Spider Plant


by Karen Weiland, Advanced Master Gardener



The Spider Plant (Chlorophytum comosum) is one of the easiest houseplants to maintain.  They have long, arching leaves, some reaching up to 18 inches long and the color can range from being plain green to a variegated green and white stripe.  They also produce stems with daughter plants or spiderettes.   They produce most of these offshoots in the fall when the days shorten.  The spiderettes can be left on the stem, which will create a very full hanging basket or they can be removed after roots have formed and placed into a potted growing medium to produce new plants.  This plant is also sometimes called an airplane plant.

This plant will grow under a wide range of light intensities, but its appearance is strongly influenced by the level of light it receives.  It is recommended to keep the plant away from direct sunlight as it prefers bright, indirect light.  Direct midday sunlight can scorch the leaves.  Move the spider plant a few feet away from the window during the winter months to protect it from drafts.  It tolerates artificial light rather well and therefore makes an excellent plant for offices and commercial settings.

Research has shown that certain houseplants can play an important role in cleaning the air we breathe.  In 1989 a NASA study, jointly conducted with the Associated Landscape Contractors of America, found that certain plants ranked at the top of the list of plants that act as an air purifier by removing formaldehyde, benzene and other toxins from indoor air.  Plants make their own food through a process called photosynthesis.  They take in carbon dioxide and certain other pollutants from the atmosphere and release oxygen.  Although I have read that spider plants ranked at the top of this list, after reading the report myself I am convinced there are other plants that do a much better job of cleaning the air than a spider plant.  You can read more about this study by googling NASA Clean Air Study.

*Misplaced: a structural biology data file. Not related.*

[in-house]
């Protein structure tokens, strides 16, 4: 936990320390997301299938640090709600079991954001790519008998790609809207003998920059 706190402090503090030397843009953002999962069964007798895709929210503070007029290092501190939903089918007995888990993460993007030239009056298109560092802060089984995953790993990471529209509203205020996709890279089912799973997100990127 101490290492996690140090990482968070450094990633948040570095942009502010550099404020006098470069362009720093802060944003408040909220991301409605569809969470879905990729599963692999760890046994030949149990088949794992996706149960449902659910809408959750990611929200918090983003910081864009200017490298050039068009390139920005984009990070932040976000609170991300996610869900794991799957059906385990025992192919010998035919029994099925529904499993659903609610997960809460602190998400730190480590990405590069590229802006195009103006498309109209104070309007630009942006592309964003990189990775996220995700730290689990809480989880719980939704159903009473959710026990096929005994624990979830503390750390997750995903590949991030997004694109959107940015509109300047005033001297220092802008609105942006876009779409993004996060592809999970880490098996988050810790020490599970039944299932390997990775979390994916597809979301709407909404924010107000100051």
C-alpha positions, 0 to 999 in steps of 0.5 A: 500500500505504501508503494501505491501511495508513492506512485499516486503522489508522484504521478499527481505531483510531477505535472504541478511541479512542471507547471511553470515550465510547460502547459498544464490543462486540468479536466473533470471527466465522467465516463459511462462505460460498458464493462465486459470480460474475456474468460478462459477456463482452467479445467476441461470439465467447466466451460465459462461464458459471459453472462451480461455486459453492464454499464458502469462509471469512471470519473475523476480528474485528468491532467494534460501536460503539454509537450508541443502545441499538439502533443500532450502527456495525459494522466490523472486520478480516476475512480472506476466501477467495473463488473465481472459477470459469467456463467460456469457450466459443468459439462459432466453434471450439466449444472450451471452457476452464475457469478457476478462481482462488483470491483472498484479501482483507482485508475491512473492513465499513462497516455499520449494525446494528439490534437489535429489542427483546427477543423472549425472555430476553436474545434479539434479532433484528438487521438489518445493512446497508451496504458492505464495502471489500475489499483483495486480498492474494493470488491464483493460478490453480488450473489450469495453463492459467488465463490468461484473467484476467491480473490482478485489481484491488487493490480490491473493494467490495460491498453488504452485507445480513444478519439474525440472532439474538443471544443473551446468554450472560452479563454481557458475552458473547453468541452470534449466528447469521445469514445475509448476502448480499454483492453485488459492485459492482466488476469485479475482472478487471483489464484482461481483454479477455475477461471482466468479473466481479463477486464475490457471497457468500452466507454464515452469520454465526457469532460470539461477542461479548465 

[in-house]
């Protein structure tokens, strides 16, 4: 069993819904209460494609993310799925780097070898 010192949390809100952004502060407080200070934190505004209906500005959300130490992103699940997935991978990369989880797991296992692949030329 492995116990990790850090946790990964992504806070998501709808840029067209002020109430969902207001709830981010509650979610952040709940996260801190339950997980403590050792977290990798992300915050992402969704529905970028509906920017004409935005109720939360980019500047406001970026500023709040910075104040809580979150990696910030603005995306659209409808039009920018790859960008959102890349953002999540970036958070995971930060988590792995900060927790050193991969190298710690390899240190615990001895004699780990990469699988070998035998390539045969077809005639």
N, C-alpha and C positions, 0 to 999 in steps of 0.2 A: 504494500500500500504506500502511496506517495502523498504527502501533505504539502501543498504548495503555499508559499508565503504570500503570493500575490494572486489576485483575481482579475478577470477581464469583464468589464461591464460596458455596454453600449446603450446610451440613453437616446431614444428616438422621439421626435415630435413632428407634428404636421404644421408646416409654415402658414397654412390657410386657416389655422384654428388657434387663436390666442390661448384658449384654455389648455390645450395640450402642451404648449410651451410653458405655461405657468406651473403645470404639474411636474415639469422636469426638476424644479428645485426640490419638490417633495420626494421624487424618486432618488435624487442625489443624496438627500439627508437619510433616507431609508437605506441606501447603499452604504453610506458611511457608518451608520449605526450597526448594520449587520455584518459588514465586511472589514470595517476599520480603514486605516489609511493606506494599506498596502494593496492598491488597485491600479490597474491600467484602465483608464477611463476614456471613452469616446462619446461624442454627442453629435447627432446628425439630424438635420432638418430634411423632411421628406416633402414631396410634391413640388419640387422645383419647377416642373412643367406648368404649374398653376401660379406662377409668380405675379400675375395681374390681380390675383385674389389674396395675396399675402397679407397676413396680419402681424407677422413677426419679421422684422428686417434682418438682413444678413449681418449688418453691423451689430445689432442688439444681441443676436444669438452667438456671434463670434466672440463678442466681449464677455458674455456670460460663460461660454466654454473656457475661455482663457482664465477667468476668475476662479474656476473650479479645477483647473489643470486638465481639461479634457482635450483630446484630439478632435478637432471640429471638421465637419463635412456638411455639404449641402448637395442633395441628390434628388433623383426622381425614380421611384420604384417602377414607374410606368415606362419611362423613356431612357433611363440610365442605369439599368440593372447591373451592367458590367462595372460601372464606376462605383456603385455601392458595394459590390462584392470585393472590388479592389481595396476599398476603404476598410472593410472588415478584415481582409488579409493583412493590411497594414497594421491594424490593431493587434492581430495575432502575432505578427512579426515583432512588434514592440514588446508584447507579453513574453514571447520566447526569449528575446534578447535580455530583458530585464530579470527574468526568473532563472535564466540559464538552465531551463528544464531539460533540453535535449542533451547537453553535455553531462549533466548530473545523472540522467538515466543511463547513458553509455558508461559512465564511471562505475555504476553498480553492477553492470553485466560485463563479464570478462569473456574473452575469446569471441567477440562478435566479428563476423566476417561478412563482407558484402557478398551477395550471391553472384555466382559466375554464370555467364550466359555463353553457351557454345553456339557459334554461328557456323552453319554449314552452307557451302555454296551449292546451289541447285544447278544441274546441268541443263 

It isn’t very often that you see a spider plant with a disease.  Watering issues plus insects and mites are their main problems.  If insects are present, wipe the leaves with a cotton swab soaked in rubbing alcohol.  A soil mix that does not drain quickly, being placed in a pot with no drainage hole or watering too much will result in root rot.  Leaf tip burn can be caused by too much fertilizer, water that is high in salts (look for a white crust around the inner rim of the pot), water that contains fluoride, low humidity and soil that is excessively dry.  Spider plants are not heavy feeders so they only require a minimum amount of fertilizer.    I use spring water to water my plants as my house water is softened.  The low humidity issue can be solved by placing a pebble filled tray with a little water in it beneath the spider plant pot.


As always, Happy Gardening!

More information about gardening and related subjects can be found online at www.hort.purdue.edu/ext/garden_pubs  The Purdue University Cooperative Extension Service can be reached at 499-6334 in LaGrange Co., 636-2111 in Noble Co., 925-2562 in DeKalb Co. and 668-1000 in Steuben Co.